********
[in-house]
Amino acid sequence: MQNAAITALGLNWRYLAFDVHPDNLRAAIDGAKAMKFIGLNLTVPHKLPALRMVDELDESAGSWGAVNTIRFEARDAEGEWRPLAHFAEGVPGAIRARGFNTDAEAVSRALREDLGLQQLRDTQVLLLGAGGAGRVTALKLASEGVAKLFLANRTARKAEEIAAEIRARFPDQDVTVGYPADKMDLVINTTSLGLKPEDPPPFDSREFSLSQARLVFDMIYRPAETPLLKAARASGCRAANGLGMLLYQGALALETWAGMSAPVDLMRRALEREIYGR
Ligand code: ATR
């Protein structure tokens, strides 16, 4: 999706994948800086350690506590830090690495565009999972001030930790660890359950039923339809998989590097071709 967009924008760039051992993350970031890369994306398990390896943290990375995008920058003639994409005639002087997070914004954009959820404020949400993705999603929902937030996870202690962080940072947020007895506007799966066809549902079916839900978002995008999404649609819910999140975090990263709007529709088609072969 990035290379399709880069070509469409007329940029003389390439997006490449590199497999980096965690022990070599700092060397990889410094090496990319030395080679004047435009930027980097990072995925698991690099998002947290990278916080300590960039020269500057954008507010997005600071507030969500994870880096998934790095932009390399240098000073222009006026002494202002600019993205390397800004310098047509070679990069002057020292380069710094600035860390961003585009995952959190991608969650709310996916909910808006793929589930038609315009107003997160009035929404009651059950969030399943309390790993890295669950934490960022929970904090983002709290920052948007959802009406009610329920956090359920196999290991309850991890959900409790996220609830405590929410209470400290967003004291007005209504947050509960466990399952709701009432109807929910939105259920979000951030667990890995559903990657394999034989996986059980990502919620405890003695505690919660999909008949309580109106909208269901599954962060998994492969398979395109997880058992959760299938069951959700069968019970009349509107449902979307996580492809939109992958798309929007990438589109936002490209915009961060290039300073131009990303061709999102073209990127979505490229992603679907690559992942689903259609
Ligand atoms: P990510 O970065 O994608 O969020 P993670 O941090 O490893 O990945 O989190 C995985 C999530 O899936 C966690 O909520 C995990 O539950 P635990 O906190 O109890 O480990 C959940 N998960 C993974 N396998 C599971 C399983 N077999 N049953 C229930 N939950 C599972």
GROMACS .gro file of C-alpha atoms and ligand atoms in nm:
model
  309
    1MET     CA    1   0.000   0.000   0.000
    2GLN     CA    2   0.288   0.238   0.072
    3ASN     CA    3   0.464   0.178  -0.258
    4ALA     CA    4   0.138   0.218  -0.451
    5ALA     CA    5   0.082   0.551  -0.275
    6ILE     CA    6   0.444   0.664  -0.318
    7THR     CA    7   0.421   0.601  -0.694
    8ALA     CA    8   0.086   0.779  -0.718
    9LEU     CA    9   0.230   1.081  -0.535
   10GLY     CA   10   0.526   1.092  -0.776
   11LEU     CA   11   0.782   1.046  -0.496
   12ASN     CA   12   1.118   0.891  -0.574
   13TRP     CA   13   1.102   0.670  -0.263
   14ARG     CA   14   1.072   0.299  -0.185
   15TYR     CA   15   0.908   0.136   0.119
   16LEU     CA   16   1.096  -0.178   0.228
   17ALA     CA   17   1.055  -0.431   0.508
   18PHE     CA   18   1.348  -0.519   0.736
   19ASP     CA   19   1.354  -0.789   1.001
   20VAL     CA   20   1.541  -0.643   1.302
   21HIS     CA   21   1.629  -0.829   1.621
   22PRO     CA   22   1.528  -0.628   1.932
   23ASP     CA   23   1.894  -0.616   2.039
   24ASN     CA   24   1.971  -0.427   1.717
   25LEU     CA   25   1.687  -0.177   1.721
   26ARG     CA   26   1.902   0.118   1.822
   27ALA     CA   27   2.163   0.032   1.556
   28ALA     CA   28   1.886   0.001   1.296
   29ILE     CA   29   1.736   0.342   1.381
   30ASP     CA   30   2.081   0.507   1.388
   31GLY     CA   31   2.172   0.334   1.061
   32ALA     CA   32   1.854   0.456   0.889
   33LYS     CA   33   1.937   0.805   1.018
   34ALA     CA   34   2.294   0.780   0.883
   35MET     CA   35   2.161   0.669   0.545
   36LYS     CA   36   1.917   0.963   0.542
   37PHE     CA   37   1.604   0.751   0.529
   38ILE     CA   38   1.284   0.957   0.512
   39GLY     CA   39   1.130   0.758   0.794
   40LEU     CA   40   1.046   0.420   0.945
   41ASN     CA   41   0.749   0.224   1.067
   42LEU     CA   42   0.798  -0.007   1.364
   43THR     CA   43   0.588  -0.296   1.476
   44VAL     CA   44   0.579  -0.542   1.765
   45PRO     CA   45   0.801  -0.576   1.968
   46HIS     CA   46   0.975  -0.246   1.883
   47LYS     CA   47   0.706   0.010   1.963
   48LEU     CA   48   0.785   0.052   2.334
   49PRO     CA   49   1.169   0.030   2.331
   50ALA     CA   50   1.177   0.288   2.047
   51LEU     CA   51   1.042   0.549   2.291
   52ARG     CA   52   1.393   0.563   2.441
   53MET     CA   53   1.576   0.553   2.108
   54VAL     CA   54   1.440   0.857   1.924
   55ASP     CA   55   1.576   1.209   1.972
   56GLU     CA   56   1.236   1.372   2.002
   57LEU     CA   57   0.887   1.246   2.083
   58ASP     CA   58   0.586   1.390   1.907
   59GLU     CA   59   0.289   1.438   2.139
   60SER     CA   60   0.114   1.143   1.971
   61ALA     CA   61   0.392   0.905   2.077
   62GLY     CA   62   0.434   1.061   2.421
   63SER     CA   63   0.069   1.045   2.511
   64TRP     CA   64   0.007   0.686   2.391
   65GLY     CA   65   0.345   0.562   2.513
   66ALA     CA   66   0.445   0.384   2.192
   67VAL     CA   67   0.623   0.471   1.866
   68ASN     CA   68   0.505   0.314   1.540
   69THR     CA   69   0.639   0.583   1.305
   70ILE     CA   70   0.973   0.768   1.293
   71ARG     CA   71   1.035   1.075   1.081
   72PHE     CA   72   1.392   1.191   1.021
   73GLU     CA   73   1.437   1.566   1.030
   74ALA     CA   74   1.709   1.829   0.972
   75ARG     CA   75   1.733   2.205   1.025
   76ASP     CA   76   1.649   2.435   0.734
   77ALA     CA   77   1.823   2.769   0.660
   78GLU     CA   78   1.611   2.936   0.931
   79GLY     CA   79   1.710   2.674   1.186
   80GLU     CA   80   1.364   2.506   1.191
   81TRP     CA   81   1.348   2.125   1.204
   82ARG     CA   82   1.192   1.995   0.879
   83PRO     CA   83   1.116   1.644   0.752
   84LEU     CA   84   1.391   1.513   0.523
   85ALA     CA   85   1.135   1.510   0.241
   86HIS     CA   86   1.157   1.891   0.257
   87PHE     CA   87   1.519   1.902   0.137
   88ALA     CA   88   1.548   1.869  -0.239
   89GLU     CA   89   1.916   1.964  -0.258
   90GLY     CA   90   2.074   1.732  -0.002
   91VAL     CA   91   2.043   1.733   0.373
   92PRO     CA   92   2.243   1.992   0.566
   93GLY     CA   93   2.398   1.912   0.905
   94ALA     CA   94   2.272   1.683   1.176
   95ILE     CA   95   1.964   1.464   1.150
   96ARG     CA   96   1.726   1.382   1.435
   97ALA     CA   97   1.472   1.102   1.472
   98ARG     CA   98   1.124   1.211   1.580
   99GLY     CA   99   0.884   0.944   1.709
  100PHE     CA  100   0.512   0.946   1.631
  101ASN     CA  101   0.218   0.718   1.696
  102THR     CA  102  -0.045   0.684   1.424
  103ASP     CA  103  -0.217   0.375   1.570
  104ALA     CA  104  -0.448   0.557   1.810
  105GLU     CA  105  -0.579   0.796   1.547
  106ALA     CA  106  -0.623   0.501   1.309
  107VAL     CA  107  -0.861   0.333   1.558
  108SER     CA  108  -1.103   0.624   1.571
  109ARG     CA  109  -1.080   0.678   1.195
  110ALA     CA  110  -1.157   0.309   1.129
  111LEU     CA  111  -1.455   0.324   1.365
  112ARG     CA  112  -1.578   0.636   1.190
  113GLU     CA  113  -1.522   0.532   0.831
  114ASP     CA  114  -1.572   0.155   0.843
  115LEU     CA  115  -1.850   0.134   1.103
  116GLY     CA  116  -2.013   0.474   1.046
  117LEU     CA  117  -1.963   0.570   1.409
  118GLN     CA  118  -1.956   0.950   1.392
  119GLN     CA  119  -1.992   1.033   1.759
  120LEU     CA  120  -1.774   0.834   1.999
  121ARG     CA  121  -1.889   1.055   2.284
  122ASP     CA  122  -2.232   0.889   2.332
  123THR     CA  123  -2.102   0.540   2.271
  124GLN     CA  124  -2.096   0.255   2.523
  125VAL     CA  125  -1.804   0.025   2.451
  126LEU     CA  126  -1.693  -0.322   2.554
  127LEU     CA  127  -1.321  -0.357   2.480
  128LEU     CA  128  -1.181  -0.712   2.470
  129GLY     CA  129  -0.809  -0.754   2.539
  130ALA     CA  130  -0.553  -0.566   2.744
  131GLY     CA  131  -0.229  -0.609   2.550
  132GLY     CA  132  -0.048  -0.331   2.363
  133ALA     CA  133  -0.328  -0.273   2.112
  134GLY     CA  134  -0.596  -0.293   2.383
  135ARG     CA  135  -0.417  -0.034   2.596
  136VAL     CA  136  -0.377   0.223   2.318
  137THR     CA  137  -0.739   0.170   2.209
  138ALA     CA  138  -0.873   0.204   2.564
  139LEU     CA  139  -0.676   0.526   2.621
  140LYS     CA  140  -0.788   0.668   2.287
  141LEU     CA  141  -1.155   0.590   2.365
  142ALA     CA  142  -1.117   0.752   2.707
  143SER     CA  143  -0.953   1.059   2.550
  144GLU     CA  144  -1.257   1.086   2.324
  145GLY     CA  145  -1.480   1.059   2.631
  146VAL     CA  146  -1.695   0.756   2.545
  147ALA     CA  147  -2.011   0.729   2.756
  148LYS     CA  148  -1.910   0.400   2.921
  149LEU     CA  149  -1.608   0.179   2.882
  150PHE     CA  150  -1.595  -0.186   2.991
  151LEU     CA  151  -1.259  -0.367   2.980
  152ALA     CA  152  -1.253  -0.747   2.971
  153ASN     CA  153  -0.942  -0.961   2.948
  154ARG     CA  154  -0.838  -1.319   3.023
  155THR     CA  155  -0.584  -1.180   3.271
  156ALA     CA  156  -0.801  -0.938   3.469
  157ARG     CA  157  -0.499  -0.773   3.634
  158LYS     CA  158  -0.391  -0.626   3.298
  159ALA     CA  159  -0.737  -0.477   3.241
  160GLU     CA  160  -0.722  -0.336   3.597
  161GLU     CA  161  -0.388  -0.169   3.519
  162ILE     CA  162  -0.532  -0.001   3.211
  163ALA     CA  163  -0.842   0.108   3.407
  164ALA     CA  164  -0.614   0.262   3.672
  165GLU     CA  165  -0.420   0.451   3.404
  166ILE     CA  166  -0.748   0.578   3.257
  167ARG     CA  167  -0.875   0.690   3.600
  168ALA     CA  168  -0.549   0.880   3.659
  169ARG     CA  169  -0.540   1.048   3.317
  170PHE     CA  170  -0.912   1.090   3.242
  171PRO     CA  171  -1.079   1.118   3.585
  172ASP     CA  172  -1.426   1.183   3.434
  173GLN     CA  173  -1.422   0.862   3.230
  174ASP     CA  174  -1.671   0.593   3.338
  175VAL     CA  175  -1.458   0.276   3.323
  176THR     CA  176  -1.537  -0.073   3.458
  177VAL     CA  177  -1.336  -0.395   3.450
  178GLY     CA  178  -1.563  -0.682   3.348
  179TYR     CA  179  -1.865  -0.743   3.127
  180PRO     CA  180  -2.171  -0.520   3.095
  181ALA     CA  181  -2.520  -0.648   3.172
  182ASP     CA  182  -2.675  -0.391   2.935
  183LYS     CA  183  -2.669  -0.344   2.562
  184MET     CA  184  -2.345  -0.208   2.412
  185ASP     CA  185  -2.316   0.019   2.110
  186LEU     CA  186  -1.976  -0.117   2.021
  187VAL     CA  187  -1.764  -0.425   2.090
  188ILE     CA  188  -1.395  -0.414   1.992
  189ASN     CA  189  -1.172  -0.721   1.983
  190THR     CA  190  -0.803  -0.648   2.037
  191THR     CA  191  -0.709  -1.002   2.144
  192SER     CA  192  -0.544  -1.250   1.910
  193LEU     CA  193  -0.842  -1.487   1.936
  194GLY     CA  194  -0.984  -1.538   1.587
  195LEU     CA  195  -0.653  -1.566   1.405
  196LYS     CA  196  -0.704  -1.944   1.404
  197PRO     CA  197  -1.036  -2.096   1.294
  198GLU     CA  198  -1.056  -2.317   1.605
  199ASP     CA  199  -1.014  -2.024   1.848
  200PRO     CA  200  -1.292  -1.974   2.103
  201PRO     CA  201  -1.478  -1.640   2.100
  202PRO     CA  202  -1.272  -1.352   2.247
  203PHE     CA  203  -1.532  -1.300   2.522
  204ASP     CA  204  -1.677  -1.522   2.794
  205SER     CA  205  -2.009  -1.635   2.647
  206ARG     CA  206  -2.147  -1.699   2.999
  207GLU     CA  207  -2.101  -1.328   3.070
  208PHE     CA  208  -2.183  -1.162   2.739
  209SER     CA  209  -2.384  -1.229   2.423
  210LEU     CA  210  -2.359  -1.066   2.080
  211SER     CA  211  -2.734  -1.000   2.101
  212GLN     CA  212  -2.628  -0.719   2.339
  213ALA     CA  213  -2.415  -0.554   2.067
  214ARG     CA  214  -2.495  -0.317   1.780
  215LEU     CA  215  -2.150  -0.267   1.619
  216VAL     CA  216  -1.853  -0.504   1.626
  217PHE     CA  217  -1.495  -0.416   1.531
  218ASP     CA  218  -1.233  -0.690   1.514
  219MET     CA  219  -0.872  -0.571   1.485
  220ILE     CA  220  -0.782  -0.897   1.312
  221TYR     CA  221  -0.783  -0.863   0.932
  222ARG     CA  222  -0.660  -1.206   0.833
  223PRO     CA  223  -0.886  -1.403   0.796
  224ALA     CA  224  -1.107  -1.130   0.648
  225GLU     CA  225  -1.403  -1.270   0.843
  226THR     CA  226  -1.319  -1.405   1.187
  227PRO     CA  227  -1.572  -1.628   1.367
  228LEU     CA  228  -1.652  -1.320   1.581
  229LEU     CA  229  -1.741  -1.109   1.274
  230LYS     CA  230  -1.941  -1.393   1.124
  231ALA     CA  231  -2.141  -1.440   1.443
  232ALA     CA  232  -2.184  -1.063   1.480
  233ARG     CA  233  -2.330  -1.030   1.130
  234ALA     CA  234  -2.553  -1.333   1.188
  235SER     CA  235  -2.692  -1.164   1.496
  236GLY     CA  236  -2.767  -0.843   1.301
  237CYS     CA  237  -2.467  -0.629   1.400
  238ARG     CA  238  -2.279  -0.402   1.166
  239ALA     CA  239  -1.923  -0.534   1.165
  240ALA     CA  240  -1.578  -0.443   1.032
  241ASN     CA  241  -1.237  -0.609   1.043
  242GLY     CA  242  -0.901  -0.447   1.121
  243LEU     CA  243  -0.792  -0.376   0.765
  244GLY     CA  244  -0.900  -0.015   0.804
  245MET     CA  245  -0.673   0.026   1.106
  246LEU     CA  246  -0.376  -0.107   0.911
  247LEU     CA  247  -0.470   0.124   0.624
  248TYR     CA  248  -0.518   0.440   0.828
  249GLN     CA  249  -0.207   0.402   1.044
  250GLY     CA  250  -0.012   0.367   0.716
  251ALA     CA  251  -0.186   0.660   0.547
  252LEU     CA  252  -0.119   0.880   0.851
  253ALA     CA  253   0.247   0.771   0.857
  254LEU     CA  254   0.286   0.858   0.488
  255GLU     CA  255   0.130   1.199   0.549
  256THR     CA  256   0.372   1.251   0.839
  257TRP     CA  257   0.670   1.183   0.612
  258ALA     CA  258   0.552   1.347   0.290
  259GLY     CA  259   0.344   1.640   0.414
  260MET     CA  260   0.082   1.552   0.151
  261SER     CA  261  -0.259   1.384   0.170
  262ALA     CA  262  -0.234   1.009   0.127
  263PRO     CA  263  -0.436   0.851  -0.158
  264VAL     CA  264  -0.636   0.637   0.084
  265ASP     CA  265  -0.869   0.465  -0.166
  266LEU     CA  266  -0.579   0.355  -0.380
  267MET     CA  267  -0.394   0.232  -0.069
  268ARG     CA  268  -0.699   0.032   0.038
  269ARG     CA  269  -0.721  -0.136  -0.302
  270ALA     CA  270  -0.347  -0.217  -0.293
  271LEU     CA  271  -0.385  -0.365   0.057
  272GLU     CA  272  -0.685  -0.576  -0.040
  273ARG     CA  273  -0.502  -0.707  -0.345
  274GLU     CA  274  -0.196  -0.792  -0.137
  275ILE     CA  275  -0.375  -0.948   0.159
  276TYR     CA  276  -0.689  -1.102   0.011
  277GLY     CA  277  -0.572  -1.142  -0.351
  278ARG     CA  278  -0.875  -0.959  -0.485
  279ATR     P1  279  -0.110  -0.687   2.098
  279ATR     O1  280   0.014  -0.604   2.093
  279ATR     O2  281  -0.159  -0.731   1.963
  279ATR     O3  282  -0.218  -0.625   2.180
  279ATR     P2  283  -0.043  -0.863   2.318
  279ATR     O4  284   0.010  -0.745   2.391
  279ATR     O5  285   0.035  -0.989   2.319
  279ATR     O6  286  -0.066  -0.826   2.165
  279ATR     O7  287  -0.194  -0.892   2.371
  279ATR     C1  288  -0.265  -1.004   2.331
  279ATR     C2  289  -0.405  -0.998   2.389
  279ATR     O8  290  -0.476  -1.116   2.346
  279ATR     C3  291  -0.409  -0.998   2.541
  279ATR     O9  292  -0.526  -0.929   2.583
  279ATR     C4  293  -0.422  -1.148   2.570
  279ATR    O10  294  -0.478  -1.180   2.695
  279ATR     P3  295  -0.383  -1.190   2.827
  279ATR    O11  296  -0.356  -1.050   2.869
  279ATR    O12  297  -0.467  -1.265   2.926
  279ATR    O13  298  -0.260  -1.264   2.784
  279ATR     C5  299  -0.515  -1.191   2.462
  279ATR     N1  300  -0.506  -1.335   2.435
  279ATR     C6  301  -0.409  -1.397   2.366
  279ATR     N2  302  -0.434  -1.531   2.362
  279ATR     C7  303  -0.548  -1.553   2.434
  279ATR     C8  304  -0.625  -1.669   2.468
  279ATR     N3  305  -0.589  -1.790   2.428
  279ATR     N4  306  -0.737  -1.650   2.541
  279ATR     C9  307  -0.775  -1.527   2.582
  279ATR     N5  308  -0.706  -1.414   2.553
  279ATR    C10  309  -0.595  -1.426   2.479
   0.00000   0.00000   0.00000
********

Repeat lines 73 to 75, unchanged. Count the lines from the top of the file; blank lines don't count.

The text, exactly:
   65GLY     CA   65   0.345   0.562   2.513
   66ALA     CA   66   0.445   0.384   2.192
   67VAL     CA   67   0.623   0.471   1.866